As a mushroom lover, I often buy more shiitake mushrooms than I can use before they go bad. I hate to waste food, so are shiitake mushrooms something that can be frozen, or will that ruin them?
Can You Freeze Shiitake Mushrooms?
Yes, you can freeze shiitake mushrooms for up to 6 months. You’ll need to clean them fully beforehand then you can wrap them in cling film and bag them up before freezing them.
Do Shiitake Mushrooms Freeze Well? Yes
Can You Refreeze Shiitake Mushrooms? Yes
How to Freeze Shiitake Mushrooms
Freezing shiitake mushrooms is a great way to extend their shelf life and ensure that you always have some on hand for your favourite dishes. Here’s how I freeze shiitake mushrooms:
Before freezing, it’s important to clean the mushrooms thoroughly. I avoid washing them as they can absorb water and lose their texture. Instead, I use a clean, damp paper towel to wipe any dirt or debris off the mushrooms.
I prefer to slice the shiitake mushrooms before freezing them. This makes them easier to use later on – it’s one less job to do down the road. I slice them to the desired thickness and set them aside.
After slicing, I let the mushrooms air-dry for a few minutes. This helps to remove any excess moisture and prevents them from sticking together in the freezer. You could also dab them with a paper towel.
Next, I wrap the sliced mushrooms in a layer of plastic wrap or aluminium foil. This helps to protect them from freezer burn and keeps them fresh.
- Bag Up
Once wrapped, I place the mushrooms in a freezer bag. I make sure to label the bag with the date and contents to easily identify them later on.
Finally, I place the freezer bag in the freezer and freeze the mushrooms for up to 6 months.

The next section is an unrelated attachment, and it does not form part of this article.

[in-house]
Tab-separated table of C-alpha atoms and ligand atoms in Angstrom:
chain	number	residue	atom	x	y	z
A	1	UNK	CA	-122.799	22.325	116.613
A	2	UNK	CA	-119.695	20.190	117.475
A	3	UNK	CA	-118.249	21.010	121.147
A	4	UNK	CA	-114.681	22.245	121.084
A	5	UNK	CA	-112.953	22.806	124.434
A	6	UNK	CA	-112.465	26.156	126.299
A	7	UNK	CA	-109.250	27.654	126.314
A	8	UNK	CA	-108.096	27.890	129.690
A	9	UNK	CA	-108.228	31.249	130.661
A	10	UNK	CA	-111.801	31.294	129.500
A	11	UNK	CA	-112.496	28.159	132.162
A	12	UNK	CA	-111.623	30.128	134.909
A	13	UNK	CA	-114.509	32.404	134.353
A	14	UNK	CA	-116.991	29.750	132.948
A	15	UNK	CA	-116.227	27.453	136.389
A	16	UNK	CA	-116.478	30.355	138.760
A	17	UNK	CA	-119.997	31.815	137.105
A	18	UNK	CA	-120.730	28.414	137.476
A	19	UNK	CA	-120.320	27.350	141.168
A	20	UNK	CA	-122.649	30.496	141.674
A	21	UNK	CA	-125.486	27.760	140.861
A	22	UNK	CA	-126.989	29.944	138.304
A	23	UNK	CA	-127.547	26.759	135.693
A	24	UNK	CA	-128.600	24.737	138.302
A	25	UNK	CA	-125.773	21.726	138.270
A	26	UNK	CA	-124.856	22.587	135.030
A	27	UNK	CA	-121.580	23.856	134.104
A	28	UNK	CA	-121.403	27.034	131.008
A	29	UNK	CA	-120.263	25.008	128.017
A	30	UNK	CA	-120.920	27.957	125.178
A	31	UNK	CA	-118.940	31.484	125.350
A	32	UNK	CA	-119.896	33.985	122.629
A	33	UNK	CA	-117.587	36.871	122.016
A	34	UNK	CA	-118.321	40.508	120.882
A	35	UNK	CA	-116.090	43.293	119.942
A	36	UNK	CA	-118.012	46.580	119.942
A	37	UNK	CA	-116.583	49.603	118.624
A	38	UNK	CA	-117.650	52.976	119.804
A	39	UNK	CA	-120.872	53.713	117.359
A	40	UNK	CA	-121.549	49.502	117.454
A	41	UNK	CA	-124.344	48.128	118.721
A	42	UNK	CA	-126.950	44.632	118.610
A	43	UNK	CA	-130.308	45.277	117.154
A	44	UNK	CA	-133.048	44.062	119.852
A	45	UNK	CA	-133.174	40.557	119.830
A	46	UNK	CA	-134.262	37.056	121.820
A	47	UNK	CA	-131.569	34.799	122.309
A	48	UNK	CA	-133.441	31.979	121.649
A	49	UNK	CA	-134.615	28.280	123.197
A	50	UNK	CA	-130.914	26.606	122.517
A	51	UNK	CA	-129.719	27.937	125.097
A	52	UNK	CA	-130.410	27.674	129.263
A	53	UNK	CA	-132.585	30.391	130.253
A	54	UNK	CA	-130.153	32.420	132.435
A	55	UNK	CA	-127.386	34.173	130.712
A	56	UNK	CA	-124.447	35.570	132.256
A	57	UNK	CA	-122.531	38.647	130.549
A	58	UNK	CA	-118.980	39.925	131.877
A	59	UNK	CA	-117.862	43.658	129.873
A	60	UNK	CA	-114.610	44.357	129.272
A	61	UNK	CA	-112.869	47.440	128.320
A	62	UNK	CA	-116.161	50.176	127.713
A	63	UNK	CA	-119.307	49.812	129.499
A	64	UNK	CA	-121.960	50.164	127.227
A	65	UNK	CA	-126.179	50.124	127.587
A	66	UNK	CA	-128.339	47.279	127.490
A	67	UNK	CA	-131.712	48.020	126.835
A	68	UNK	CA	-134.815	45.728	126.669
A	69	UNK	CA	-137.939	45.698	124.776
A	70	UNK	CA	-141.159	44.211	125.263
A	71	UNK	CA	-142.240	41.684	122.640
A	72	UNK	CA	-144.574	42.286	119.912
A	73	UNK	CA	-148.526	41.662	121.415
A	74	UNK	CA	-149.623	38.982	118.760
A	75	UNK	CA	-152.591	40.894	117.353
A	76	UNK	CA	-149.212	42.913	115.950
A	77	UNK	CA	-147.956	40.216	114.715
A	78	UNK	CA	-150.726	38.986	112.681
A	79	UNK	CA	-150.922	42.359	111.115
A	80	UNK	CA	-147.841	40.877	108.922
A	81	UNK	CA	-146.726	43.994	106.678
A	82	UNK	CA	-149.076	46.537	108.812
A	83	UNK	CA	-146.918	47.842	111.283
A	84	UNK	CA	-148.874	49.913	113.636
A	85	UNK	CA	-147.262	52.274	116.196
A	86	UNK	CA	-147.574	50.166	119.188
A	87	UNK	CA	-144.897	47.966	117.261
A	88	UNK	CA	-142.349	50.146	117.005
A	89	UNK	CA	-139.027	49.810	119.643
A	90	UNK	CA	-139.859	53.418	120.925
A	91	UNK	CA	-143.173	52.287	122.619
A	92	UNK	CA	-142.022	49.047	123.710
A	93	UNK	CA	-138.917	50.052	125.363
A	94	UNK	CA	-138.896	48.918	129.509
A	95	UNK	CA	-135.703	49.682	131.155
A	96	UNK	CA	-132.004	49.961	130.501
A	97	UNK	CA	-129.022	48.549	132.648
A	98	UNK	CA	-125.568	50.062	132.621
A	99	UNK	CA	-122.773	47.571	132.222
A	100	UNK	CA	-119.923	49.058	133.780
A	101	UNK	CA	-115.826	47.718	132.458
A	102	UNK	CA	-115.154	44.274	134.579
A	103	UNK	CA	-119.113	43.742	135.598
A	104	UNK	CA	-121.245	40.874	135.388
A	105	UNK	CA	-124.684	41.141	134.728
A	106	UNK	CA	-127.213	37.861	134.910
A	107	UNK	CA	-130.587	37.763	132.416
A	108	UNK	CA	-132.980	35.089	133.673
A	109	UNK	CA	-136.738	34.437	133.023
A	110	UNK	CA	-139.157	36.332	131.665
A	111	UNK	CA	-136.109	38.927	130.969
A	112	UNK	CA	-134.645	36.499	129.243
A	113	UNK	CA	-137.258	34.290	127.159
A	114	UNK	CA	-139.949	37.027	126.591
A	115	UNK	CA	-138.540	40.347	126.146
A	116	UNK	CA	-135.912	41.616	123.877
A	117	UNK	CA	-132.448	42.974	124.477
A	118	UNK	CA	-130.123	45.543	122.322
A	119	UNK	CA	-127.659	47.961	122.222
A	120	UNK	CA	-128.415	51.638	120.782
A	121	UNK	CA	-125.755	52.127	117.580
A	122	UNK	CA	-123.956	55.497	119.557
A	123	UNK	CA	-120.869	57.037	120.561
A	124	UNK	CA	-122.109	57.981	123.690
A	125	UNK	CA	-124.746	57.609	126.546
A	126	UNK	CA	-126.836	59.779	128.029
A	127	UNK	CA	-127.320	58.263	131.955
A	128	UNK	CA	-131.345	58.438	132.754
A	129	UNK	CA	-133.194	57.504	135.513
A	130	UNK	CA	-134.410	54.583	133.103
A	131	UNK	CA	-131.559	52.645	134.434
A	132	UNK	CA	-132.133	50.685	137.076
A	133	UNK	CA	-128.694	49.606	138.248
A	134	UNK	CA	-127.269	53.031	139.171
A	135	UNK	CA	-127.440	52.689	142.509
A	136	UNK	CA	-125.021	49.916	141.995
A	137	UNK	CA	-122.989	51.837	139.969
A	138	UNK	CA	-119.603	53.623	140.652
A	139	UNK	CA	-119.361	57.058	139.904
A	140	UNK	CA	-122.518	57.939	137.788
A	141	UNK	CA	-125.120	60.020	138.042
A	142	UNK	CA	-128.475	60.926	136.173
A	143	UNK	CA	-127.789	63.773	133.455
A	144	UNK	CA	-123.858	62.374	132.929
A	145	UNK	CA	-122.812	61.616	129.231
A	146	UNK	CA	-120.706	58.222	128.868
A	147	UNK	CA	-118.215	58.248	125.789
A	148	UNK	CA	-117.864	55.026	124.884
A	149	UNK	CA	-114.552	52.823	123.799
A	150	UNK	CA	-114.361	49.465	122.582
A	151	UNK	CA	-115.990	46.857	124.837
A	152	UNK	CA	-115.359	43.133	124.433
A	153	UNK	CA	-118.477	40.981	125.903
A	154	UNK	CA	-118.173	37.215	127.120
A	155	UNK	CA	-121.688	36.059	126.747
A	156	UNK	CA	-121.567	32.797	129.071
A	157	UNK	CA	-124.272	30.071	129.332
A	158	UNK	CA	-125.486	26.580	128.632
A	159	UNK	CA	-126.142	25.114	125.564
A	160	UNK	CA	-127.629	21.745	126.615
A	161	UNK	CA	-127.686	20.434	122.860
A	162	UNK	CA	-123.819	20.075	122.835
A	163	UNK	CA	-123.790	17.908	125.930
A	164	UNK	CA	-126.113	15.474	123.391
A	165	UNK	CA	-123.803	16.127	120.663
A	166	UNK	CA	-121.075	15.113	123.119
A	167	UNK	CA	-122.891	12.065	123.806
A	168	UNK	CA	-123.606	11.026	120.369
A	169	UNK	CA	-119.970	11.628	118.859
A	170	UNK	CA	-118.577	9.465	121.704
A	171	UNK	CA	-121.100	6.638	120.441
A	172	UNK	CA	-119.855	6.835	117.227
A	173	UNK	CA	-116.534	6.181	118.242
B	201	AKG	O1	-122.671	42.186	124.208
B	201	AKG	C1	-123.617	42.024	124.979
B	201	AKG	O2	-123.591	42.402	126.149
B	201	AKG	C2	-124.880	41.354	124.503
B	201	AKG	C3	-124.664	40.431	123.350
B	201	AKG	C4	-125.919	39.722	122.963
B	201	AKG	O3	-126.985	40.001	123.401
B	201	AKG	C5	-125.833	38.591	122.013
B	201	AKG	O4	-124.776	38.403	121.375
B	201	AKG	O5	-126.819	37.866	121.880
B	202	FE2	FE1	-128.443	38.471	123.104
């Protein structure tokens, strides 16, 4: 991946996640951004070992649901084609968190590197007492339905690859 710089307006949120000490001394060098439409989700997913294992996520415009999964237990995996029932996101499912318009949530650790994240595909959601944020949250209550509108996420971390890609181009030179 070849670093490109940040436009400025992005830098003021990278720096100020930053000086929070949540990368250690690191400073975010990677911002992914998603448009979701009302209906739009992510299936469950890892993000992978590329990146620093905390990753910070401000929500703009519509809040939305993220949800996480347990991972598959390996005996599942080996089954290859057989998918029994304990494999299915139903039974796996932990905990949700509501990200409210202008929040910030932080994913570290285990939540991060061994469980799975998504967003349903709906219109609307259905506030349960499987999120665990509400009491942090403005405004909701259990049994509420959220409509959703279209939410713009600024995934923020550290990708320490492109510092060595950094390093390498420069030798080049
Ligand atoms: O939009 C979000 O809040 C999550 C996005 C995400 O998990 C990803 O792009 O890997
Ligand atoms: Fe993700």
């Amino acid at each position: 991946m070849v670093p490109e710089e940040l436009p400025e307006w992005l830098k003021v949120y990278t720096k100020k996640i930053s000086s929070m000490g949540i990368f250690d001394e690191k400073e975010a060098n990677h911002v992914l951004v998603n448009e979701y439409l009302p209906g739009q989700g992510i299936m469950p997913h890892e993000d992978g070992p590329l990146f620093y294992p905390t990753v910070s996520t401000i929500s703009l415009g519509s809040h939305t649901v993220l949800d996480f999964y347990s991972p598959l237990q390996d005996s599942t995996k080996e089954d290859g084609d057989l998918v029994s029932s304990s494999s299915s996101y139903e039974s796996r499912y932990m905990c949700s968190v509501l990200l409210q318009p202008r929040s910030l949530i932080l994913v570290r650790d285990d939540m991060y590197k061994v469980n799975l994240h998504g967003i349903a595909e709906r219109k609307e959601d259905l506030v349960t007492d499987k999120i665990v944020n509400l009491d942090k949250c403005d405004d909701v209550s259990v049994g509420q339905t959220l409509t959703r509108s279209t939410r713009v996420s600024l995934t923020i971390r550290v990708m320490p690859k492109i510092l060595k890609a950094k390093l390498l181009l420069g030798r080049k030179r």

3 Tips for Freezing Shiitake Mushrooms
Now you know how to freeze them, I’ve got my 3 top tips which I strongly recommend following when freezing shiitake to have the best results:
Avoid using oil or butter when freezing shiitake mushrooms, as this can change their texture. Although some people recommend cooking them beforehand, I find this can lead to slimy or mushy mushrooms.
Cook From Frozen
If you have sliced them up then you won’t need to thaw them to cook them. Pop them into a pan over a low heat and thaw then turn the heat up and cook as you usually would.
Label Clearly With the Variety
Most mushrooms look the same once they’re frozen so, when labelling your shiitake, ensure you include the type of mushroom in the bag. This will save you a headache further down the line!
How Long Can You Freeze Shiitake Mushrooms?
When it comes to freezing shiitake mushrooms, it’s good to know that they can be frozen for a relatively long time. If you store them properly, they can last for up to 6 months in the freezer without losing their flavour or texture.
Personally, I like to freeze shiitake mushrooms in small portions so that I can easily take out what I need for a recipe without having to thaw the entire batch. As they last so long in the freezer, having a few smaller bags of mushrooms is perfect.
Shiitake mushrooms will keep for around 2 weeks in the fridge. It’s a good idea to keep them in a paper bag as this will absorb moisture – the enemy of mushrooms!